Bayesian Vs. Frequentist Statistics
In this video Emily explains the difference between a Bayesian approach and a frequentist approach to analyzing statistics. A Bayesian analysis looks at prior probabilities combined with data to determine the probability that the hypothesis is true. A frequentist analysis compares the hypothesis to the null-hypothesis, a yes/no approach, to determine if the data could support the null-hypothesis. It then ranks the data with a P-value, but it actually says nothing about the hypothesis being true.
Simply put, a p-value is a measure of the likelihood that the results of a study are due to the hypothesis, and not simply a result of chance. It compares the “null hypothesis,” the idea that the thing being studied has no effect, vs the “alternative hypothesis,” the thing being tested. So if the p-value is low, the data is thought to be significant. However, the p-value does not validate the effectiveness of the thing being studied, it simply claims to shows that the results were not due to chance.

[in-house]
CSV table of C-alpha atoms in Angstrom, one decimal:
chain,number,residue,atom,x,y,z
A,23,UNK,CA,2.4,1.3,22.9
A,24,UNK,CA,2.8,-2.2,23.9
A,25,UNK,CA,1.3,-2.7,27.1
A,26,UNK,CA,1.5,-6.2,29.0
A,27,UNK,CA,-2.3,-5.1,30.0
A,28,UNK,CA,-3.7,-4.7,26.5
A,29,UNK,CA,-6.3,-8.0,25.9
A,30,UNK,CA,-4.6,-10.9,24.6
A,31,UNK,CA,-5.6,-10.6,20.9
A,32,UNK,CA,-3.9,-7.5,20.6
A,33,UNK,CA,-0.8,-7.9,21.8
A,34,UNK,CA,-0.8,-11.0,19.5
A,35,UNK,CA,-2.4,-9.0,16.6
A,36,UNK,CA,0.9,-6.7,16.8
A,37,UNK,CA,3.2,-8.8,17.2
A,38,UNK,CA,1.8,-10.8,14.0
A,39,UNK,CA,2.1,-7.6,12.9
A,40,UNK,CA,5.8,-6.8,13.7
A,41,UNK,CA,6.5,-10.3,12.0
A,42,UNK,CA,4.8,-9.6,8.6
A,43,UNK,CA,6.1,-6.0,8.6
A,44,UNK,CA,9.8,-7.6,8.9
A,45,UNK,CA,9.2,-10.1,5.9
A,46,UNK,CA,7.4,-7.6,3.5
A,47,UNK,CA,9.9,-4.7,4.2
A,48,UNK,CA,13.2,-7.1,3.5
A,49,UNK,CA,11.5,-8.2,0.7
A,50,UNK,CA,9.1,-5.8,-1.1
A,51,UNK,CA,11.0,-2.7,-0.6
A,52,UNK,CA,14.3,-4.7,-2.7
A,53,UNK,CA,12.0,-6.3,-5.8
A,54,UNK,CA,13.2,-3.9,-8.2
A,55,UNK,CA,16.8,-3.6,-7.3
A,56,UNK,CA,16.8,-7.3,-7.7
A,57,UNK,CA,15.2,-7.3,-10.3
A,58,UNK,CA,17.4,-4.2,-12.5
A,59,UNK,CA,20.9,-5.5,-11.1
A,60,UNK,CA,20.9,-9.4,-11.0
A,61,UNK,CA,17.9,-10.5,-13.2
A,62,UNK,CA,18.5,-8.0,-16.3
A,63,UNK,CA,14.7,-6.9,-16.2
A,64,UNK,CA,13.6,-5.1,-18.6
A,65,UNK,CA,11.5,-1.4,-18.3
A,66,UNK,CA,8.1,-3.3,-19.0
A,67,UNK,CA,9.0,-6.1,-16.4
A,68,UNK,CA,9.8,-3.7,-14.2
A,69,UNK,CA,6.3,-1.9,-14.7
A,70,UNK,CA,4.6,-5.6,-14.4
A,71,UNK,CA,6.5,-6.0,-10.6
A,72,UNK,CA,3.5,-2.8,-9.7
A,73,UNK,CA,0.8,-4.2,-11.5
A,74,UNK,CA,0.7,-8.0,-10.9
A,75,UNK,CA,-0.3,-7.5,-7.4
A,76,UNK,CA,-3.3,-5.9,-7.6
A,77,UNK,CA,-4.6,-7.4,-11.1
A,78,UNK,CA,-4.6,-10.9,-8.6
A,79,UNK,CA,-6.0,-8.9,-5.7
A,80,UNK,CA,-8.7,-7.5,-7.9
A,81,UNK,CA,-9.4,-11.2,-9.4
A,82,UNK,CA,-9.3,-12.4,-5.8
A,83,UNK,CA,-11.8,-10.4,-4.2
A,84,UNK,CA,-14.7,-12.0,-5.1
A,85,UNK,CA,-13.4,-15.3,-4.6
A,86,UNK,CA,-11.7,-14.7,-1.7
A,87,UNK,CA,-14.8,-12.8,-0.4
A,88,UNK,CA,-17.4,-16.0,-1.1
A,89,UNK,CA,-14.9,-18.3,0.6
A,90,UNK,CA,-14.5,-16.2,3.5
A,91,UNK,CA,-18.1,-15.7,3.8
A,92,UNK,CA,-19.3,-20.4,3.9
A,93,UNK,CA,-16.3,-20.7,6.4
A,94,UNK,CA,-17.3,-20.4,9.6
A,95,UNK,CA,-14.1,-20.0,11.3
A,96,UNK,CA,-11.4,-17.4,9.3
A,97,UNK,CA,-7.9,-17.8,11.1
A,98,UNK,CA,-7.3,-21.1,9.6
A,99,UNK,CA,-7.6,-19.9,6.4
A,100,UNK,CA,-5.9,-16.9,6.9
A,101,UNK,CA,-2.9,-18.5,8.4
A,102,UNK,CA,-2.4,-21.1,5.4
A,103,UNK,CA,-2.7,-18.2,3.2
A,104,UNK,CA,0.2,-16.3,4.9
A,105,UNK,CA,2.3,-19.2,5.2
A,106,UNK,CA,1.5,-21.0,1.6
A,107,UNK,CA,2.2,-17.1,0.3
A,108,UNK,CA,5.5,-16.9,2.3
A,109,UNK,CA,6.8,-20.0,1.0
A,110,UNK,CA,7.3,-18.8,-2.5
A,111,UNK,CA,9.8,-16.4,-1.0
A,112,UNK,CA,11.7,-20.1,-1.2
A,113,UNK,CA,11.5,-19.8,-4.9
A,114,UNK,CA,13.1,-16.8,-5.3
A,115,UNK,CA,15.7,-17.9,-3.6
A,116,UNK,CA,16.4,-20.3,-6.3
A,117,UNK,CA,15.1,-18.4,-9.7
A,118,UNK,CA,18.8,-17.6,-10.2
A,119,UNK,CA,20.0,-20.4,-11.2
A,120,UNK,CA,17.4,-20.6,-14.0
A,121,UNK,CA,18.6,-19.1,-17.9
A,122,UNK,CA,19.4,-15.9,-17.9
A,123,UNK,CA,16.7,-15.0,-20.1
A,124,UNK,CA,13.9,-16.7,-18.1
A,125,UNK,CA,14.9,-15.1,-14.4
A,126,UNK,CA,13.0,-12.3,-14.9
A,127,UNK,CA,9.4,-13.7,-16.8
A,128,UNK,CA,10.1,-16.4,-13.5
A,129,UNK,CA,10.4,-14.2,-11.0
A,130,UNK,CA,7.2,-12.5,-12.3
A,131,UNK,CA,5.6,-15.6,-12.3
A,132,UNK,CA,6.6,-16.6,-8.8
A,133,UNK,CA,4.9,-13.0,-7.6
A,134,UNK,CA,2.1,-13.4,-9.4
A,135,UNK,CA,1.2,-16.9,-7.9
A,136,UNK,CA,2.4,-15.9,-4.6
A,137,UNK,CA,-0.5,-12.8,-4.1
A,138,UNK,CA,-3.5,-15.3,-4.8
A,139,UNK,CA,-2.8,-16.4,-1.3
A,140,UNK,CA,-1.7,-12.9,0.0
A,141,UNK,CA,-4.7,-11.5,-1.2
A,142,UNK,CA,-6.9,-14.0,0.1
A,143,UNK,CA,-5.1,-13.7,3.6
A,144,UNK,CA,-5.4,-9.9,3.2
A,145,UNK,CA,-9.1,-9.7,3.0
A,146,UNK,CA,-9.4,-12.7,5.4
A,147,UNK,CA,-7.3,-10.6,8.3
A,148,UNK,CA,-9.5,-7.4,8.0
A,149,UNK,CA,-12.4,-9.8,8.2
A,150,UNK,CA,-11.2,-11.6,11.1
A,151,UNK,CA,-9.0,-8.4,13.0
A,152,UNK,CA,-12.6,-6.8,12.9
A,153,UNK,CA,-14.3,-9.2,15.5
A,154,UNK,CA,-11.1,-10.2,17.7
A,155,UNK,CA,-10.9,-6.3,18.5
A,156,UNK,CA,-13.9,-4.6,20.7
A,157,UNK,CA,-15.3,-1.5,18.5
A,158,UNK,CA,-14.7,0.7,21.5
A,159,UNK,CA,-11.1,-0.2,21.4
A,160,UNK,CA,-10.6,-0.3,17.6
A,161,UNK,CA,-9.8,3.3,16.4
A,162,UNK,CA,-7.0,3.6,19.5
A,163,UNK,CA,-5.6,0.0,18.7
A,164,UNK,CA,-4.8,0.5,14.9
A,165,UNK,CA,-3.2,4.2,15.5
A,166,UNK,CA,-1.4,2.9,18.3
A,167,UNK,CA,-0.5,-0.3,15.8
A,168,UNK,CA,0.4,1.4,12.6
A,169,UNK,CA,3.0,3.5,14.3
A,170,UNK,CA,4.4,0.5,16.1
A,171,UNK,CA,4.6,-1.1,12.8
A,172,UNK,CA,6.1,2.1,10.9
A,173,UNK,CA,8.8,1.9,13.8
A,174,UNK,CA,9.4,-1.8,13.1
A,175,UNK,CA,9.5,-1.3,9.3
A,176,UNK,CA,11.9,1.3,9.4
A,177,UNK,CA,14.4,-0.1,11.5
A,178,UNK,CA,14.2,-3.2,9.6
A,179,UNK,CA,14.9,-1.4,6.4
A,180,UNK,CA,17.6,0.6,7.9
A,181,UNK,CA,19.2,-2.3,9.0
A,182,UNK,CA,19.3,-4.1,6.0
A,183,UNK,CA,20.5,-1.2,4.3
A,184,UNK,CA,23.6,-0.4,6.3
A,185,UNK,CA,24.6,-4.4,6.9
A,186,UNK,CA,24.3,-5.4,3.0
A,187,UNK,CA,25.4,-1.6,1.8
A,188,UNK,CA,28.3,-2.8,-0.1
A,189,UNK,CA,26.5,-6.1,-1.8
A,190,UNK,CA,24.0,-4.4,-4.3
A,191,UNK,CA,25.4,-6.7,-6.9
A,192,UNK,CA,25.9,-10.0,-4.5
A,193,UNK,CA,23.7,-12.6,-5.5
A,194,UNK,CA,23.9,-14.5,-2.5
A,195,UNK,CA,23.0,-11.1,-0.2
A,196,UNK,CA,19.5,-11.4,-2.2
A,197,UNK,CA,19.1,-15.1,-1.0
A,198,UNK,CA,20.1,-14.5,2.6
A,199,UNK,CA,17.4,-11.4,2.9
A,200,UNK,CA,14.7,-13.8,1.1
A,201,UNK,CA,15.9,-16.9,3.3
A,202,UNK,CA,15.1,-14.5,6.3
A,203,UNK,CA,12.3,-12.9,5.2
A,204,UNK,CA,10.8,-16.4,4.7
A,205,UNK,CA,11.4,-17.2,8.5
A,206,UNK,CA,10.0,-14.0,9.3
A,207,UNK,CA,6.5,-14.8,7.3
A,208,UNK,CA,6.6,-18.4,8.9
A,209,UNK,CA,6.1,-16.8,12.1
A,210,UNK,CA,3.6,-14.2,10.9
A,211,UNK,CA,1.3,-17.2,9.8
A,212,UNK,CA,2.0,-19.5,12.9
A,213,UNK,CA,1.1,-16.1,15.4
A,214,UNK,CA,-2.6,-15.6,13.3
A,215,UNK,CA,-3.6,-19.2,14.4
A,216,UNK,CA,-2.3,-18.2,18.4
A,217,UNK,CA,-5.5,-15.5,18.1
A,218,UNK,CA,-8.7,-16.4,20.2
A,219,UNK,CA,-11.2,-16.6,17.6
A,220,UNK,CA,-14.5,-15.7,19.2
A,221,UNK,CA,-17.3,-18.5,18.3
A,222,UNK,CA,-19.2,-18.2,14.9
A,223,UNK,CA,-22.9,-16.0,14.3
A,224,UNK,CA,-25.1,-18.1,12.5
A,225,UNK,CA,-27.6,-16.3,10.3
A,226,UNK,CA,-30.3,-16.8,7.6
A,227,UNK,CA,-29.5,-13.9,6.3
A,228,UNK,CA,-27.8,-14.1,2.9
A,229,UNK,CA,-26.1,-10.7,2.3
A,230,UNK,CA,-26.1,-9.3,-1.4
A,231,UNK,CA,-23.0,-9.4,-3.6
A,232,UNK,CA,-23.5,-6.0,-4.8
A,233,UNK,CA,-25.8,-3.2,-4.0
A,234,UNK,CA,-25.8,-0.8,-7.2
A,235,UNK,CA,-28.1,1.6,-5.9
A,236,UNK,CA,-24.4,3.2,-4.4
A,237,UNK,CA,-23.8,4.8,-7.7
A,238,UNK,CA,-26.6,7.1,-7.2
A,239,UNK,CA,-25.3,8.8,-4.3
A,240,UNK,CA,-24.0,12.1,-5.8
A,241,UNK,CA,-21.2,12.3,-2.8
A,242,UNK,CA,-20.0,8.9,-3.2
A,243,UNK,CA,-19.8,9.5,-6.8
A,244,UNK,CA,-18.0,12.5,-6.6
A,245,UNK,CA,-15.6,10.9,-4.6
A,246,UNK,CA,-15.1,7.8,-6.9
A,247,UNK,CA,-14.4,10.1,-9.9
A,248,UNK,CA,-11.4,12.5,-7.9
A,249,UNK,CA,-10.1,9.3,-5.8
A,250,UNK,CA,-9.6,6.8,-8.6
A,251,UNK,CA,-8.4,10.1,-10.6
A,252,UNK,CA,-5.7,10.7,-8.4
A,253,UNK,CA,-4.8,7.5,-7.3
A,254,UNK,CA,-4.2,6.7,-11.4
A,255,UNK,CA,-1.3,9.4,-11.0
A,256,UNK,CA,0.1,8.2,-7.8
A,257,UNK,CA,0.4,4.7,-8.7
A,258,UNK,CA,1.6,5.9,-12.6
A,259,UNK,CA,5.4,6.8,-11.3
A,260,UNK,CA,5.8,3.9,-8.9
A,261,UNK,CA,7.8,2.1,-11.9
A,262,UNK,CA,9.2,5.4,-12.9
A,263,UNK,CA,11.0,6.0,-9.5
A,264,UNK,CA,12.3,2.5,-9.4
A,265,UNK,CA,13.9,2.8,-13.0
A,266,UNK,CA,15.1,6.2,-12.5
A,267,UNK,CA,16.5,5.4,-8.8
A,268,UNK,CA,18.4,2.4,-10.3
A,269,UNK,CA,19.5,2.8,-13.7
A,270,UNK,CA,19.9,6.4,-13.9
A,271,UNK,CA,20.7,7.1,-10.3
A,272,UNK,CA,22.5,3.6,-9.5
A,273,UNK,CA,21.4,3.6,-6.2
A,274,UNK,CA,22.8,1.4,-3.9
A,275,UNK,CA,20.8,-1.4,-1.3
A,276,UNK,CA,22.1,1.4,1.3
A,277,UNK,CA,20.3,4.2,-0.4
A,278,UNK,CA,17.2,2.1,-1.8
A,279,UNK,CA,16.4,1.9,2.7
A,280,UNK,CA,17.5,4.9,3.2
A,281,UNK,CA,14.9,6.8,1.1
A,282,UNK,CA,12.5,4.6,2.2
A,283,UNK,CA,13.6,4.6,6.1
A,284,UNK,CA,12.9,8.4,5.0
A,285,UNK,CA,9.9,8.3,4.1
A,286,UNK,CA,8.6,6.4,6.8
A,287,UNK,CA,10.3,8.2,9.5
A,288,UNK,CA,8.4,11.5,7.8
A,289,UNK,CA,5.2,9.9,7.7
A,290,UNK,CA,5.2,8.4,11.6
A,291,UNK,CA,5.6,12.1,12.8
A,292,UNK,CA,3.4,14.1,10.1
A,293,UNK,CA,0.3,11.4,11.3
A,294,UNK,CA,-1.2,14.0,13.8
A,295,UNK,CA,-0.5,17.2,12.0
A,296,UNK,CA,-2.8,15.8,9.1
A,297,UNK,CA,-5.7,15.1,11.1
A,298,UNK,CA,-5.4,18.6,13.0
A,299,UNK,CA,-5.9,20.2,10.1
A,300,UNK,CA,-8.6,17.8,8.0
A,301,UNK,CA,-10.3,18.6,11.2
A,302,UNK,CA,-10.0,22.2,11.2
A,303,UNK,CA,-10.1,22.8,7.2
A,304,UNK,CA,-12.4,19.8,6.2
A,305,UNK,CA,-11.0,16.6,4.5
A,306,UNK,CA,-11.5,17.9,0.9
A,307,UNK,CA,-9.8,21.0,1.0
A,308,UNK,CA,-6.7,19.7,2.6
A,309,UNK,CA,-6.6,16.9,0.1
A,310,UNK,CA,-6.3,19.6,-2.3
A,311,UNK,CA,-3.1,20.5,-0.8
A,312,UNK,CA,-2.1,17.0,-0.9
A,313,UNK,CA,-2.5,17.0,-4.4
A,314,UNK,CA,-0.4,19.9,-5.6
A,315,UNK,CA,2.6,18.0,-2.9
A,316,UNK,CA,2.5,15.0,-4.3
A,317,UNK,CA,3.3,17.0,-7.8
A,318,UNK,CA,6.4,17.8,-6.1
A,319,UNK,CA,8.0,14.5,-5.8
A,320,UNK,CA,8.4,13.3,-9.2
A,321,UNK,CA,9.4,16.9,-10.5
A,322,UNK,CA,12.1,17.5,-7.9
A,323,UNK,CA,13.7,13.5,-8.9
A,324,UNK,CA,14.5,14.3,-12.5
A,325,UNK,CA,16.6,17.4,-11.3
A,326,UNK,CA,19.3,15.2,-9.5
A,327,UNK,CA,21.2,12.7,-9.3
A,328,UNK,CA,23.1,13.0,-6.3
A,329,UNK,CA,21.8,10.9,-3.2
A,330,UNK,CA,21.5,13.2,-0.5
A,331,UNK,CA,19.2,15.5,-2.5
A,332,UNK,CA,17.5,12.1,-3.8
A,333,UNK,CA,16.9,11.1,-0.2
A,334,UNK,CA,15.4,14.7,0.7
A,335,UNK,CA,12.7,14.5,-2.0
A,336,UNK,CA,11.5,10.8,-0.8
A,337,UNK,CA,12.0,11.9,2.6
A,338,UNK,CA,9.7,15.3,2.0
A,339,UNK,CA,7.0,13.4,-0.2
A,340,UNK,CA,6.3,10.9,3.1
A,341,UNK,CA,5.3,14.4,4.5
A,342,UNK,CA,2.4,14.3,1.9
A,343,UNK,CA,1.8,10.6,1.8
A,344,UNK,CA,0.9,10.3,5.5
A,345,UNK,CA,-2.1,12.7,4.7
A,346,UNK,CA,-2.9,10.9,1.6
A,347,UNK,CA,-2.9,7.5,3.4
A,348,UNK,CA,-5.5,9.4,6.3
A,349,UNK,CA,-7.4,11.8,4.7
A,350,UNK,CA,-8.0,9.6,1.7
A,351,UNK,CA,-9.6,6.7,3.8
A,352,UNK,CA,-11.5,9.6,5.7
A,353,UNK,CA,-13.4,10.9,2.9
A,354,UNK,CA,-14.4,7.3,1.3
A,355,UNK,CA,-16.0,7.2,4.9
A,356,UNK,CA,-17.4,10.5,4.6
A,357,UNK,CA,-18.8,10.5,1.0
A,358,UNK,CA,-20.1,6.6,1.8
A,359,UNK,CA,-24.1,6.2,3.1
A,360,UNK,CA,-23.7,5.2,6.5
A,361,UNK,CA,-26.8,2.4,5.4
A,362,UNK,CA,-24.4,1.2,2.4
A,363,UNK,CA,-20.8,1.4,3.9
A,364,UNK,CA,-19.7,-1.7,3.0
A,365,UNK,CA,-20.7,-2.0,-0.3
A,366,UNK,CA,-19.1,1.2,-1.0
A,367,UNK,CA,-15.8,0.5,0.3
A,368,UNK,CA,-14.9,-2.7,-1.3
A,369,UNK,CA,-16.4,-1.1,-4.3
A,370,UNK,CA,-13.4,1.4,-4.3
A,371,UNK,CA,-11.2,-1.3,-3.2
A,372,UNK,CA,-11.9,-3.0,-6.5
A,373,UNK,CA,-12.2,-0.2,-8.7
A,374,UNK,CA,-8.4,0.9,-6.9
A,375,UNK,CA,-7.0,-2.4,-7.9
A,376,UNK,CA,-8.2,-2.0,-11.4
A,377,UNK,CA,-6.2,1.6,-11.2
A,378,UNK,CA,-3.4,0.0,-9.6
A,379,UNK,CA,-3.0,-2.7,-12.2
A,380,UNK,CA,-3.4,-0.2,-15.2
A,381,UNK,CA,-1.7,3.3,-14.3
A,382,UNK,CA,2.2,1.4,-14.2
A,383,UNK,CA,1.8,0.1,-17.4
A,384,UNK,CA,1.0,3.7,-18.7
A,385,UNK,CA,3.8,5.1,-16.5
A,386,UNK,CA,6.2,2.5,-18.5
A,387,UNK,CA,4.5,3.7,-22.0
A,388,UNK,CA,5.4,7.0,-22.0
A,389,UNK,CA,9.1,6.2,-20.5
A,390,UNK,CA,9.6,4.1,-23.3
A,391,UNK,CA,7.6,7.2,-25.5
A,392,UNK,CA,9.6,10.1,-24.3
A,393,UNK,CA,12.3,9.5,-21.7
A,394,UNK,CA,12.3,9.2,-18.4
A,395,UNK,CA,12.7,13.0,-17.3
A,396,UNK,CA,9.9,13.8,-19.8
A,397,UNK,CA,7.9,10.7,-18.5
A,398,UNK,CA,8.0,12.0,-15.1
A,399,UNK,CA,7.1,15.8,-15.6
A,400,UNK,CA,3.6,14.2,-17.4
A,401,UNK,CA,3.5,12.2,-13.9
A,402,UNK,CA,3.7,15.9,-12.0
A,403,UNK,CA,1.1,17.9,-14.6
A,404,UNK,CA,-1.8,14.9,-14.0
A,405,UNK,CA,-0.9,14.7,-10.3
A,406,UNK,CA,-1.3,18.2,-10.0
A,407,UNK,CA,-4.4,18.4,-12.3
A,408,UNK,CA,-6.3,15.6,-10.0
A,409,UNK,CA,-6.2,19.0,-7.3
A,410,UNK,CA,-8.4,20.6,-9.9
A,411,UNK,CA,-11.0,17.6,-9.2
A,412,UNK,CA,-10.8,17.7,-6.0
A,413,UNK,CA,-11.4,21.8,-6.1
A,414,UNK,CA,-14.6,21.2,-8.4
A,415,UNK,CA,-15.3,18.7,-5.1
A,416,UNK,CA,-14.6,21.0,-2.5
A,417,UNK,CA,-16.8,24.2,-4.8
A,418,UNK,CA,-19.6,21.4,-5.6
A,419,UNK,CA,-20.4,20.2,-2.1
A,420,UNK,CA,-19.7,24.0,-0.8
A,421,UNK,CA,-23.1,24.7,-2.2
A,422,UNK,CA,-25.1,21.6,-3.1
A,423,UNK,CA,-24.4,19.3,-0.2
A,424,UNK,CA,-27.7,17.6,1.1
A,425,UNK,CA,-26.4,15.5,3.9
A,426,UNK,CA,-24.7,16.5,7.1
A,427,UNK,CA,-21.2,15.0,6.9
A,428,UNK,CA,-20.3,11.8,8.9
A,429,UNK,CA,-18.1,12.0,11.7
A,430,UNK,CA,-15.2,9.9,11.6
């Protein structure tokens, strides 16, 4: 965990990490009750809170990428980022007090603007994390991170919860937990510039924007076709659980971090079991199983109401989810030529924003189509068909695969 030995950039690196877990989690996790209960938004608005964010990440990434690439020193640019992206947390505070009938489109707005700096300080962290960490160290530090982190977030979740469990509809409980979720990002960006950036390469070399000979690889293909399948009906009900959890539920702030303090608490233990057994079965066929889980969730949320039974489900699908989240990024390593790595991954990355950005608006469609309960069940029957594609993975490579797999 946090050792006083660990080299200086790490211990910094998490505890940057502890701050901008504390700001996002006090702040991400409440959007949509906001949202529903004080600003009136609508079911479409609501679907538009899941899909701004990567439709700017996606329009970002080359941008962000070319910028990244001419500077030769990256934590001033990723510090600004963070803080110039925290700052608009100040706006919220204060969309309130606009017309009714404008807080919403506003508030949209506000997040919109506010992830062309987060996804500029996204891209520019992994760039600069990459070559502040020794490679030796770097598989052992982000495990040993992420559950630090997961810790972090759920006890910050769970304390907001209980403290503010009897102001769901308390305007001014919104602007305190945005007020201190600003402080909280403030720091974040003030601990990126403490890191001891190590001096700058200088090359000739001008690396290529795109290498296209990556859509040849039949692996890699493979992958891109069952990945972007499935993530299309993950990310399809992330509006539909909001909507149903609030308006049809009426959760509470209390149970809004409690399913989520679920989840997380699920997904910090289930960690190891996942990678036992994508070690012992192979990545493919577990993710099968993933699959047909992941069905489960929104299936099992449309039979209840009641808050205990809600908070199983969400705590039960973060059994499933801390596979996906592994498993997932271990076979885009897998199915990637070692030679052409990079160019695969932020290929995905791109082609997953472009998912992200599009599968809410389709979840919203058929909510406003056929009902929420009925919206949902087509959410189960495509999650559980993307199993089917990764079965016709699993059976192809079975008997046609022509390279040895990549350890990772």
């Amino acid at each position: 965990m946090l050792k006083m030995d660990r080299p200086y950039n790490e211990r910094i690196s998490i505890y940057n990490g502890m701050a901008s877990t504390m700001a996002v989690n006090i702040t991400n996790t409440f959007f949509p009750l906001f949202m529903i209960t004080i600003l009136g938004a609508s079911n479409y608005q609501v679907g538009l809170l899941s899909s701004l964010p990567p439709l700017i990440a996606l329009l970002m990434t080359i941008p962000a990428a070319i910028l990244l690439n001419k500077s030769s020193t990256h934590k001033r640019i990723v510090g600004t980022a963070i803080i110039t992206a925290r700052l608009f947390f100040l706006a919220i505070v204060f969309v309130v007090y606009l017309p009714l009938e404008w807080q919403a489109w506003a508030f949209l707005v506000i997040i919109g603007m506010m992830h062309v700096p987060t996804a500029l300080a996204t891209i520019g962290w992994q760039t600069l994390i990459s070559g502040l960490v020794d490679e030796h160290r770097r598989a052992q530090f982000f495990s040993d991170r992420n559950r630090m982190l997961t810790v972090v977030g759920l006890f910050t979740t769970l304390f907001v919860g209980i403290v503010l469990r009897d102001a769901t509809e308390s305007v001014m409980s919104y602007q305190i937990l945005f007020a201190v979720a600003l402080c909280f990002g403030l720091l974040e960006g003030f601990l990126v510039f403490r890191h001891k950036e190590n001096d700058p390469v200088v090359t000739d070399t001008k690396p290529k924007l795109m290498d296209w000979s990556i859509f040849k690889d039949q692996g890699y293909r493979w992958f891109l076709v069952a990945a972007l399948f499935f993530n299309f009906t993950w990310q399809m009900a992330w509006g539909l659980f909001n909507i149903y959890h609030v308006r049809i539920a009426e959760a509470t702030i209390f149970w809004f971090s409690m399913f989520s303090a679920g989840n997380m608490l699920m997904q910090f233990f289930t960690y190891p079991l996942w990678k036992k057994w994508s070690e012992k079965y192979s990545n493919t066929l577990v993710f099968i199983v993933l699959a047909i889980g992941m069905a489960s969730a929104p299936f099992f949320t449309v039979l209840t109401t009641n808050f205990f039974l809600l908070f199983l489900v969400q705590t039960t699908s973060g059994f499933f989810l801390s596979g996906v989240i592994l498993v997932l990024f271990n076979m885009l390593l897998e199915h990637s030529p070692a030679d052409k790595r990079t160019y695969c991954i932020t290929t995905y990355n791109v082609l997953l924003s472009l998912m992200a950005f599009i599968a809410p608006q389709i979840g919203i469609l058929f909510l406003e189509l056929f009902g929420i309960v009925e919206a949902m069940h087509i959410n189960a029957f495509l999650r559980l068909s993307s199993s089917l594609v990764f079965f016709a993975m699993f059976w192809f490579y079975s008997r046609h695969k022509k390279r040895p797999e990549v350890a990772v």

Frighteningly, scientists, researchers, and medical professionals misinterpret the meaning of p-values but place extreme faith in them.
Ask Dr. Drew: Is Long-Term Statin Use Accelerating Heart Failure?
On his podcast, Emily and Dr. Drew talked at length about the overuse of statins to treat coronary heart disease.
The Purpose and Limitations of Observational Studies
Emily explains the strengths, weaknesses, and ways to interpret observational studies. These types of studies can be useful for identifying links between things, and then generating hypotheses. However, the results of any observational study are strictly corollary, and do not prove cause.
Section 230: The Hidden Battleground Where Tech Giants, Government and Free Speech Collide
Delving into the murky waters of online censorship, this piece uncovers the genesis of Section 230, the law that inadvertently became the root of a heated battle between free expression and digital regulation. Unraveling the complex interplay between government oversight and technological innovation, this piece explores the implications of a seemingly innocuous legislation that now governs the very nature of online discourse.
The Danger of Singular Authority: The Silent Crisis in Public Health and Scientific Progress
This essay by BSI’s Emily Kaplan uncovers the shocking reality of how digital giants like YouTube are gatekeeping critical information, effectively silencing independent experts and alternative viewpoints